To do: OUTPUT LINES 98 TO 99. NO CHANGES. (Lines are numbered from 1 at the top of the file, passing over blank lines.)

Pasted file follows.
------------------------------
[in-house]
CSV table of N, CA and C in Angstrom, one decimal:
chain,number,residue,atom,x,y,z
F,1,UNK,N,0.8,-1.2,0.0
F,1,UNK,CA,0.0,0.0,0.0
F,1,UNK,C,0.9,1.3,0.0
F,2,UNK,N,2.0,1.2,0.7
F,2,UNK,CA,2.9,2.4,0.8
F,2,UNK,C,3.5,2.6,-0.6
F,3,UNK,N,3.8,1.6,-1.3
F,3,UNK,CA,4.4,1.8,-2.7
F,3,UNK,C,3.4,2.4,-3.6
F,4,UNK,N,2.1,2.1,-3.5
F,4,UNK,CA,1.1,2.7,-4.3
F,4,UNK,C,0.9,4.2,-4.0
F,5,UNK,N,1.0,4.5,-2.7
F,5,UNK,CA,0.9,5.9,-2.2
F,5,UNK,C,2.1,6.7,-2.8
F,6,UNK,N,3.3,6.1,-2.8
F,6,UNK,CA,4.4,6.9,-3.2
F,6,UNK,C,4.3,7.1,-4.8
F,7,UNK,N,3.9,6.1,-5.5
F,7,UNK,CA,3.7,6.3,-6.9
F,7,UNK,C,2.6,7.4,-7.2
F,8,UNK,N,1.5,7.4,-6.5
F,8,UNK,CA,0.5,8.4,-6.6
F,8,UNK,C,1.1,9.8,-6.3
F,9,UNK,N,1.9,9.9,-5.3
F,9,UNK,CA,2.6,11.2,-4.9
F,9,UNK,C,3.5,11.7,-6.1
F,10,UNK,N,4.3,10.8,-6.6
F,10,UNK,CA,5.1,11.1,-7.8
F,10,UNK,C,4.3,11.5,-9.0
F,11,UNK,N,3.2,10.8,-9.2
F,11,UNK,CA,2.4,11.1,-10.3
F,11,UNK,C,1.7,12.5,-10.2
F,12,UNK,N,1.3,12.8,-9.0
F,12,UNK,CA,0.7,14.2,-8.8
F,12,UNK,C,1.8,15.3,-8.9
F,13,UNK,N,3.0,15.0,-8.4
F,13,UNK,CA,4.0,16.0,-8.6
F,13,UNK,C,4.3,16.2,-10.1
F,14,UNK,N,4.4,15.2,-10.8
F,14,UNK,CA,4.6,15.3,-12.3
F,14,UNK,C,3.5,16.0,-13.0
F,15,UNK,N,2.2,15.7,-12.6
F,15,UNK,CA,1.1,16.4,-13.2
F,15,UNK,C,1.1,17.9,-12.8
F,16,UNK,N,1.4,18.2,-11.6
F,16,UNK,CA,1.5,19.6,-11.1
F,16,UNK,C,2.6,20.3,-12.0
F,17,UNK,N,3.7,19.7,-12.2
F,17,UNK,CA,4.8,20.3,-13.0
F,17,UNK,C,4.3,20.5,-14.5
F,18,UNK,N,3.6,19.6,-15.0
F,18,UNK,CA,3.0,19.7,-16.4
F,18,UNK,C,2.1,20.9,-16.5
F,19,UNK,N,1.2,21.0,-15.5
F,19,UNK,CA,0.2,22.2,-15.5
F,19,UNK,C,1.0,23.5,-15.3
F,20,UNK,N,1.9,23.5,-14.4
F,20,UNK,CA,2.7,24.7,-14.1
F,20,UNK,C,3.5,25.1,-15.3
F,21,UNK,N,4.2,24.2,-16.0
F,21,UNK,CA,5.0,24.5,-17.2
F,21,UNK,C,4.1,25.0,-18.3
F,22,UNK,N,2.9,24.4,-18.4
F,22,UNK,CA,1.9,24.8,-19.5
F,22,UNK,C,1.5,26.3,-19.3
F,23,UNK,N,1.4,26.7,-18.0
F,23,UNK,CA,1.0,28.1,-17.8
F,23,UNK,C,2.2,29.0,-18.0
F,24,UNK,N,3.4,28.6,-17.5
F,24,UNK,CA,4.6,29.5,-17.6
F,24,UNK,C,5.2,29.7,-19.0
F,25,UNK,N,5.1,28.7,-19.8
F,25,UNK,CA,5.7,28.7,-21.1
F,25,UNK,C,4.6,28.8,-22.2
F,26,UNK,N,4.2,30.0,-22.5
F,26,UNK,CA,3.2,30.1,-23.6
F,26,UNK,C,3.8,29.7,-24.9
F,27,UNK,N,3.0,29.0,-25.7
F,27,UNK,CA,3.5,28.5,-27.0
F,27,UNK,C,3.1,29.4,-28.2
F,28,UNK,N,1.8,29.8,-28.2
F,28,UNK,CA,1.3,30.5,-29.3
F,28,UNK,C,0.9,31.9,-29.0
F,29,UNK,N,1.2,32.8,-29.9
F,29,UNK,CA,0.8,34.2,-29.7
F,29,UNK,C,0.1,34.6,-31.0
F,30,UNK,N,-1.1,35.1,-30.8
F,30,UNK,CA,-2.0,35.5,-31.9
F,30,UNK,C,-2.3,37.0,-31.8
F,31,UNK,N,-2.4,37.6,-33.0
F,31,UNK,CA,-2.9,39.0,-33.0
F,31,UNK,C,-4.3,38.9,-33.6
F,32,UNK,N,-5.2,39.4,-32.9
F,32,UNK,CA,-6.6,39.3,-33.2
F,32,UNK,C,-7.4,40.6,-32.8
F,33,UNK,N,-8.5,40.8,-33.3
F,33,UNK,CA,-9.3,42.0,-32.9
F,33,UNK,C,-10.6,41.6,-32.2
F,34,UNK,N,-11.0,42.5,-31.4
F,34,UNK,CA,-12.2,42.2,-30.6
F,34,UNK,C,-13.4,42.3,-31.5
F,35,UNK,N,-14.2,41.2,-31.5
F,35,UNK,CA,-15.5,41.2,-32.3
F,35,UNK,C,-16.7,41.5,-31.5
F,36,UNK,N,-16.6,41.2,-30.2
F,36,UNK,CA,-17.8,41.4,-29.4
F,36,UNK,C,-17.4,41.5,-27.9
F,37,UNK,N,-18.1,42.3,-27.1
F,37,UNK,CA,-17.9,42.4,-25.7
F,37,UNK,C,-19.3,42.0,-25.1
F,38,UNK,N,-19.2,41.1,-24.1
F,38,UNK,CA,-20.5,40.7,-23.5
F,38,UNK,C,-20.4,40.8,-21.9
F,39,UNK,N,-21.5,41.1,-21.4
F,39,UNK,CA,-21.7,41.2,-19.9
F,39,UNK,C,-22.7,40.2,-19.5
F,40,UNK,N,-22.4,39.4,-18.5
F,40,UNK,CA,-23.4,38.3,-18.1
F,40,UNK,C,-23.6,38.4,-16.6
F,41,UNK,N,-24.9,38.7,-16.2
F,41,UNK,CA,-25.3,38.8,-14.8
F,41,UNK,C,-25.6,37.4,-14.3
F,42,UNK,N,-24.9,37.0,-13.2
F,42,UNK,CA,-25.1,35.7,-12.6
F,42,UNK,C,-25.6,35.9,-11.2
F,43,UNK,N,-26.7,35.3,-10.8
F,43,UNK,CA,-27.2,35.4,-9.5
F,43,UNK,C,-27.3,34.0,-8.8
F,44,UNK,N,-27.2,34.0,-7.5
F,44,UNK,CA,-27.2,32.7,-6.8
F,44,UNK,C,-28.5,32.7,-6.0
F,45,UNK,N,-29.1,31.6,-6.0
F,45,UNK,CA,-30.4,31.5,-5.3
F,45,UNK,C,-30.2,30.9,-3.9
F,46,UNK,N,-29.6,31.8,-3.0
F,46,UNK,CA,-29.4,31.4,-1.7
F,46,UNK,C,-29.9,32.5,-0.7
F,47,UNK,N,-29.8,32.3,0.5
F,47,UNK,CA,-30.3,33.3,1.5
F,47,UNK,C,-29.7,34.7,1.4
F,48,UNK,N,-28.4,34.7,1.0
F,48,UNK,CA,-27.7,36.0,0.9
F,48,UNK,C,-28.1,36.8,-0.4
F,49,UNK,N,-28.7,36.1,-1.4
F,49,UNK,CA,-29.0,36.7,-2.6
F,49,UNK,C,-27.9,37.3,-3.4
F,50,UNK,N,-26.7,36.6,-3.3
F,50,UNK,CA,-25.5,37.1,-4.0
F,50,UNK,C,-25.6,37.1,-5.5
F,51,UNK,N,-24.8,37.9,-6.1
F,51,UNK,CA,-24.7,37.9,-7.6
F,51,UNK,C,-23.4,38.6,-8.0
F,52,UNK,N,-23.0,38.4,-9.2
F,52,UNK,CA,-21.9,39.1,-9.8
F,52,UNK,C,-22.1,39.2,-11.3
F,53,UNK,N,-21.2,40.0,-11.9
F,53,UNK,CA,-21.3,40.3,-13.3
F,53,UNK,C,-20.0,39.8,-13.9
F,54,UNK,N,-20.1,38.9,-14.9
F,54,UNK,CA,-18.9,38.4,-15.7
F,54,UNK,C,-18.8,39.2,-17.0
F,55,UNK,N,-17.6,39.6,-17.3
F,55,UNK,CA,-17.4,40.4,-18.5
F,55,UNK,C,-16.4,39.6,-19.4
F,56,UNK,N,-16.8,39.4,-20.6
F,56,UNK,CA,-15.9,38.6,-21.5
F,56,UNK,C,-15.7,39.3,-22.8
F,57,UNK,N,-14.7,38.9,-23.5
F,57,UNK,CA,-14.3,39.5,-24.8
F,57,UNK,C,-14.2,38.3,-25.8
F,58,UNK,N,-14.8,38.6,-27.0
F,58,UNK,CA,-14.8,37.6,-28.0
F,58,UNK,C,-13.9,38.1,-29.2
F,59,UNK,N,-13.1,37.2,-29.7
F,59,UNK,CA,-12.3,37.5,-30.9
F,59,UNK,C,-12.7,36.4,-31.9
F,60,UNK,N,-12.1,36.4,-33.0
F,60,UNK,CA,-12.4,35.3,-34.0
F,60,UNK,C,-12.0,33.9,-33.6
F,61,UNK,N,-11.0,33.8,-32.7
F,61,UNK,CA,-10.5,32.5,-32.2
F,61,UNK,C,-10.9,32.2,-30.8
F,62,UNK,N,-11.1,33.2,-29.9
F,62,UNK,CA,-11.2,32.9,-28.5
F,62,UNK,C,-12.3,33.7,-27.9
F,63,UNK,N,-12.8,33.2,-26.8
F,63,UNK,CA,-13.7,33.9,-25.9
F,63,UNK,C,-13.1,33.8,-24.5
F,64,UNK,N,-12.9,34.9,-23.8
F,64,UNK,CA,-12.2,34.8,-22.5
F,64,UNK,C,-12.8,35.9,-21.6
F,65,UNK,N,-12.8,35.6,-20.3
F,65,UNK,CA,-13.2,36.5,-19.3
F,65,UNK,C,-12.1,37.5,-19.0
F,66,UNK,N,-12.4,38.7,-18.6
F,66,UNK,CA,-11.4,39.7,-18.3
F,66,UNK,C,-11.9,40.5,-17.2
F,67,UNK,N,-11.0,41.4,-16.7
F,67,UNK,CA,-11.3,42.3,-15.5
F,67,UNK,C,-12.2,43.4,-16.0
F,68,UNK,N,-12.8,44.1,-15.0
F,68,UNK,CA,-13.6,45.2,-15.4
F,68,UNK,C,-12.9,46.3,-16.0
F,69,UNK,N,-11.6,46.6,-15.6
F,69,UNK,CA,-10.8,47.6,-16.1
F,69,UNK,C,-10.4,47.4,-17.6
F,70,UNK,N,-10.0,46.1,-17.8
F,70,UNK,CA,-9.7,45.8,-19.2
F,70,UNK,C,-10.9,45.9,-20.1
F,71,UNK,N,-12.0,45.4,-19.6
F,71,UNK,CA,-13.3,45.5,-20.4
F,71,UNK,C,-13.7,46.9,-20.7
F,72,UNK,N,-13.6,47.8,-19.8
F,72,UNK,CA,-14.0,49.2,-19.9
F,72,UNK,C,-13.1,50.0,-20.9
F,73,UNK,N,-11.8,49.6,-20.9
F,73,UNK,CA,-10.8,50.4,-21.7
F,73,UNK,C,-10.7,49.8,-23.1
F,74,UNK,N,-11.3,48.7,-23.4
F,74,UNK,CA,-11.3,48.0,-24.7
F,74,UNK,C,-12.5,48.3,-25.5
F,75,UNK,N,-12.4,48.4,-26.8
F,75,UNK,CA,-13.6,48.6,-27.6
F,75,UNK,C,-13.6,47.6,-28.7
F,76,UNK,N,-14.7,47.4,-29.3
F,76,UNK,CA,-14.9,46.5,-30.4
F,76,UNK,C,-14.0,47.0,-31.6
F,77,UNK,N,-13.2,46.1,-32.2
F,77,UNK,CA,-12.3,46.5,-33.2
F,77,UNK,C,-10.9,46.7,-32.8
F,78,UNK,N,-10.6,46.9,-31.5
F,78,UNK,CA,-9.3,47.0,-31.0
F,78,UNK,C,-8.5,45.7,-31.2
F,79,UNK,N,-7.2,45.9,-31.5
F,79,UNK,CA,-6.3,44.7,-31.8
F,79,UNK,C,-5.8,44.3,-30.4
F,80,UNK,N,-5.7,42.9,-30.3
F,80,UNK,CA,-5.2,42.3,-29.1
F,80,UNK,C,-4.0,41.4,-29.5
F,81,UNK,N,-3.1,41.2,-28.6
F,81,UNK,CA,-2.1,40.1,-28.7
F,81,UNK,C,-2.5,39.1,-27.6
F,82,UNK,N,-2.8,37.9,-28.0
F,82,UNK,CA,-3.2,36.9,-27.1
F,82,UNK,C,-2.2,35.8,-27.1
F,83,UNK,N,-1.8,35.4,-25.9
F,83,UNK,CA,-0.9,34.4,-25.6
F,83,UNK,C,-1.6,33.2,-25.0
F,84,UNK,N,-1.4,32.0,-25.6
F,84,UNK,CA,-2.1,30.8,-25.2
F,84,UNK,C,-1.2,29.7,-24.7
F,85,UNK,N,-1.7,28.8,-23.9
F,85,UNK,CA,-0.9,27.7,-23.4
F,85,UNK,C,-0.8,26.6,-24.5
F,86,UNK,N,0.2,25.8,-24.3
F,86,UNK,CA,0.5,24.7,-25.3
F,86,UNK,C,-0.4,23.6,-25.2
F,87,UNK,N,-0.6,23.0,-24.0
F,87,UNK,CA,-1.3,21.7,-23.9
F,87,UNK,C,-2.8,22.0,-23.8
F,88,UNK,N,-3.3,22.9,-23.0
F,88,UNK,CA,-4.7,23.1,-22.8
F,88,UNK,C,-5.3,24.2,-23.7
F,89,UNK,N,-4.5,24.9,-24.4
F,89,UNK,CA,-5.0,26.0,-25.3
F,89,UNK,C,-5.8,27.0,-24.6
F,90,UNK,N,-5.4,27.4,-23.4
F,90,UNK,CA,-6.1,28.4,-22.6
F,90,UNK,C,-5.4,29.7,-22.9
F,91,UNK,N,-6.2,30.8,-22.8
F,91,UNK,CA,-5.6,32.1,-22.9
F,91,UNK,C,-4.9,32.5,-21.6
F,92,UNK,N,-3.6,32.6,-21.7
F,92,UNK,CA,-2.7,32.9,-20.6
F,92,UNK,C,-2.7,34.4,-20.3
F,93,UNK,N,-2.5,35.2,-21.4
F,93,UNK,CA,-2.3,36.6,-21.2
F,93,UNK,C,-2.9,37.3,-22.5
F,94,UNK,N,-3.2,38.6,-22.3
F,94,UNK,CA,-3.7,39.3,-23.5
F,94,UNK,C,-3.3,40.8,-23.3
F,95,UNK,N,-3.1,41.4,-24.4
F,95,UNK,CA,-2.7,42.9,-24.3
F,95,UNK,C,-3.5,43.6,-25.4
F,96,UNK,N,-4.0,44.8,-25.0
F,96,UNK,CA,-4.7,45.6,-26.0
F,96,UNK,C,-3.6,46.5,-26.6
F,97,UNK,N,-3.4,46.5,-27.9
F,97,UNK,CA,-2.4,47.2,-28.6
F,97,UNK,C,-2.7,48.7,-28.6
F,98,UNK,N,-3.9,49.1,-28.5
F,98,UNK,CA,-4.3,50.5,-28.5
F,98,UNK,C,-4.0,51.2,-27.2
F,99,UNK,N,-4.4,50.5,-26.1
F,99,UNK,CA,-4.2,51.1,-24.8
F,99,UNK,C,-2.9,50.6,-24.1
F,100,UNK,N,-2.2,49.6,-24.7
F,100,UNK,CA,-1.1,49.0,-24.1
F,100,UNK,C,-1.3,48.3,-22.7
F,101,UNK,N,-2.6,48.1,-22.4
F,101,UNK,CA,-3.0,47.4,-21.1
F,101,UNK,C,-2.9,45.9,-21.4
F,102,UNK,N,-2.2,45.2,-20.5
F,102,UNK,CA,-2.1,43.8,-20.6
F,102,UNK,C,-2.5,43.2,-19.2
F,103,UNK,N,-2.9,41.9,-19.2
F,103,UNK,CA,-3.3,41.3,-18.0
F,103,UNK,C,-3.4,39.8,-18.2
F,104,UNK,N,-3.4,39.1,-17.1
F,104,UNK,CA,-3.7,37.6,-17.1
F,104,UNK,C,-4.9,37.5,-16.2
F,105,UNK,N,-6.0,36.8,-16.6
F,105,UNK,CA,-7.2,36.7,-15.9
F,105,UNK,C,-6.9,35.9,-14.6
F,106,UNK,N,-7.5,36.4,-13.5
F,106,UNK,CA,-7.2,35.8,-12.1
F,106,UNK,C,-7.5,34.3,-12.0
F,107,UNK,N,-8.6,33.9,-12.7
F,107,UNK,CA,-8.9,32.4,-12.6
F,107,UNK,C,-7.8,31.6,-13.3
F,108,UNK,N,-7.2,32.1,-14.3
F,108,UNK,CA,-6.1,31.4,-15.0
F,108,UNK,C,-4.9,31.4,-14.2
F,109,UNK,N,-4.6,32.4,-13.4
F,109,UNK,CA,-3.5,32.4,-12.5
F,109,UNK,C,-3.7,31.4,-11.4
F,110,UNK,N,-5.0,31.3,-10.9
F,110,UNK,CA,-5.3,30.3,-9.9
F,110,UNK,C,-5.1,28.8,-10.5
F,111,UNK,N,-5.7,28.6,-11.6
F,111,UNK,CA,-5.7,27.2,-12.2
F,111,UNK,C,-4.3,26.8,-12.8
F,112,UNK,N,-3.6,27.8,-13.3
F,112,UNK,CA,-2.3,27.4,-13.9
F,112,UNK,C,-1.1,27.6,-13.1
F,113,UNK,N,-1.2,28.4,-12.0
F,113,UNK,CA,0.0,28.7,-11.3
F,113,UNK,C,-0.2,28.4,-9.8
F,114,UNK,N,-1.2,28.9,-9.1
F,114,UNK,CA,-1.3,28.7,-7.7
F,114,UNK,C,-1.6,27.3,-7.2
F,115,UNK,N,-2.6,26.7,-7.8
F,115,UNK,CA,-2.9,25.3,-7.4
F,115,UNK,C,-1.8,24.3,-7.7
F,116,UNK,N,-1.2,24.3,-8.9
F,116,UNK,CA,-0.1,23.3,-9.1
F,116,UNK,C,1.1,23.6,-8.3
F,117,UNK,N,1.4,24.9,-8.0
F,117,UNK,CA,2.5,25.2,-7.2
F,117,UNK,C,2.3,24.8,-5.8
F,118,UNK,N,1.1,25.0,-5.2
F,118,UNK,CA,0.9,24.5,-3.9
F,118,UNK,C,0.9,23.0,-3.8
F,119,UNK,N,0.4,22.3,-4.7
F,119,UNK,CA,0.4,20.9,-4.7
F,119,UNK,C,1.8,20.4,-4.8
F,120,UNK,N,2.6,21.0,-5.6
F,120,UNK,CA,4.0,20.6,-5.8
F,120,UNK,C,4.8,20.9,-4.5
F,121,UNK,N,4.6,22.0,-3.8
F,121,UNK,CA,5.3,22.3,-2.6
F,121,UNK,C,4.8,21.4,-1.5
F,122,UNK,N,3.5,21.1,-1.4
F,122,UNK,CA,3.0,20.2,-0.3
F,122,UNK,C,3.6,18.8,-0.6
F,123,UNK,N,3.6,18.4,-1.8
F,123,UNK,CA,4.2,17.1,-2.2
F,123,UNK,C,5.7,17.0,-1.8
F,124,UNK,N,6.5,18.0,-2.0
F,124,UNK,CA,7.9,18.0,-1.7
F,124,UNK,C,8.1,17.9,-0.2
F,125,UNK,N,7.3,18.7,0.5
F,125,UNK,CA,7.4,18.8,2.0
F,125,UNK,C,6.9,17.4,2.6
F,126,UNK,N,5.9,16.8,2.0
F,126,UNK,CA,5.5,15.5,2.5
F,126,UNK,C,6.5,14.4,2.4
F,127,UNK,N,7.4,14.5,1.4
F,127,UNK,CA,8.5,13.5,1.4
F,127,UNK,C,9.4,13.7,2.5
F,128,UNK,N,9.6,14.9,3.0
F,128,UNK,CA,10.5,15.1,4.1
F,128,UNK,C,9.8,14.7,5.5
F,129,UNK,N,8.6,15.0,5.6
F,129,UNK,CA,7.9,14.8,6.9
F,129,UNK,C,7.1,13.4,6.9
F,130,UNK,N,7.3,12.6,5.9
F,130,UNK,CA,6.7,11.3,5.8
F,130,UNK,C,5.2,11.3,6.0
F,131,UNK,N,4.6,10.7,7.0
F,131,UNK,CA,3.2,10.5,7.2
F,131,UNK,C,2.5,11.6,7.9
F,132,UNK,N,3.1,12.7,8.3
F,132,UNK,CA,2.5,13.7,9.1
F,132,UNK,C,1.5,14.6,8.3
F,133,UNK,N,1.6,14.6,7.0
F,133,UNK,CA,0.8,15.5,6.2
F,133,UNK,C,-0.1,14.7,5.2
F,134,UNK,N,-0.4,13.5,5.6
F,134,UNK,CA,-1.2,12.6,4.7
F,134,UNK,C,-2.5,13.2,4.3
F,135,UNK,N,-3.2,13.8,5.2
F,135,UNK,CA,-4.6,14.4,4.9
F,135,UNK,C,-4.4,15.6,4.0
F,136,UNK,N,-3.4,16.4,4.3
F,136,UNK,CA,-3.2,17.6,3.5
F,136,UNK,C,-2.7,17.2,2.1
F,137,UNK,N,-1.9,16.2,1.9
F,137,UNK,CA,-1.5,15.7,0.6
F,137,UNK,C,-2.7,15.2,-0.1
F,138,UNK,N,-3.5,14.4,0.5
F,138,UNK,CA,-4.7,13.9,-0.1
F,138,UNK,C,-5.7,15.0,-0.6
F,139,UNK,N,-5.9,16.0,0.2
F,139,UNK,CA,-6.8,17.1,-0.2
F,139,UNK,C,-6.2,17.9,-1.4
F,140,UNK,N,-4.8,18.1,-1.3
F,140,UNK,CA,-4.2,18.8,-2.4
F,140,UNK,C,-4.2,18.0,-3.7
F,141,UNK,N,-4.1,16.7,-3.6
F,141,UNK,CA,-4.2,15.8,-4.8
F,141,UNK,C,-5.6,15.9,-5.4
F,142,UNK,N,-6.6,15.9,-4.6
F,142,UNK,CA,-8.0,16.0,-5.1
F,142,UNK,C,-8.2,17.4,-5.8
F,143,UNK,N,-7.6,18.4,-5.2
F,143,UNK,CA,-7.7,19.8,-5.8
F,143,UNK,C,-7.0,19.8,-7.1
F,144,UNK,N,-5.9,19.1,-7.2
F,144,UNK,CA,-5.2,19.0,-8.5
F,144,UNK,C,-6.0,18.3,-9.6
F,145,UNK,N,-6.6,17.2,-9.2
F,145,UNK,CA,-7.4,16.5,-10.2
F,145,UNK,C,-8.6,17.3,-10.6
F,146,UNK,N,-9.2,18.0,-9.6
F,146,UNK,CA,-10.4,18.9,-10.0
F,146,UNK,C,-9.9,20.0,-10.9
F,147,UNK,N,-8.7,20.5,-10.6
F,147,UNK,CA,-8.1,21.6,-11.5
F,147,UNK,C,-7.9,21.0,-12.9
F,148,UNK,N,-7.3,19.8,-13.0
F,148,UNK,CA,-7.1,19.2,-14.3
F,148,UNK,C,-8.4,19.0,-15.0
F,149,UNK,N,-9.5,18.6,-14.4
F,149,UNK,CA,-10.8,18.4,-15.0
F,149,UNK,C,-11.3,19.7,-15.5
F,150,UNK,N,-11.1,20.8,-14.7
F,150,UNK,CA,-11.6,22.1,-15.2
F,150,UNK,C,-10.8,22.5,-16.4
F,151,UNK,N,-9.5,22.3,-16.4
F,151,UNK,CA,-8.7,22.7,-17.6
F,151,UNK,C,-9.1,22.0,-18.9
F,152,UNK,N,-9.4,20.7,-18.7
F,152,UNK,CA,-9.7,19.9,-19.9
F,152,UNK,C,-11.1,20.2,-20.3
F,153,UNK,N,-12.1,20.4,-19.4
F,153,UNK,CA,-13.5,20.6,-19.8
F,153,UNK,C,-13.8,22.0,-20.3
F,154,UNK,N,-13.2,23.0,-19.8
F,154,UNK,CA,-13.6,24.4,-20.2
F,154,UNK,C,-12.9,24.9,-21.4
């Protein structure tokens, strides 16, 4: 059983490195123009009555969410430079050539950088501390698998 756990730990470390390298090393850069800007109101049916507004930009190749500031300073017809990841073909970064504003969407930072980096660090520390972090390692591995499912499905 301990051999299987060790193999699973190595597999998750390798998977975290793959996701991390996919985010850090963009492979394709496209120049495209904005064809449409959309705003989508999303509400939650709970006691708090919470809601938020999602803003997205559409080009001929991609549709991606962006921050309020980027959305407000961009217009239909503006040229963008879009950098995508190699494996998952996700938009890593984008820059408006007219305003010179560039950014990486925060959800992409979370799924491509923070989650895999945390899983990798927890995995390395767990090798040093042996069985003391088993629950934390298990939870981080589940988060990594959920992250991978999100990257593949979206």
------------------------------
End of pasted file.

F,32,UNK,CA,-6.6,39.3,-33.2
F,32,UNK,C,-7.4,40.6,-32.8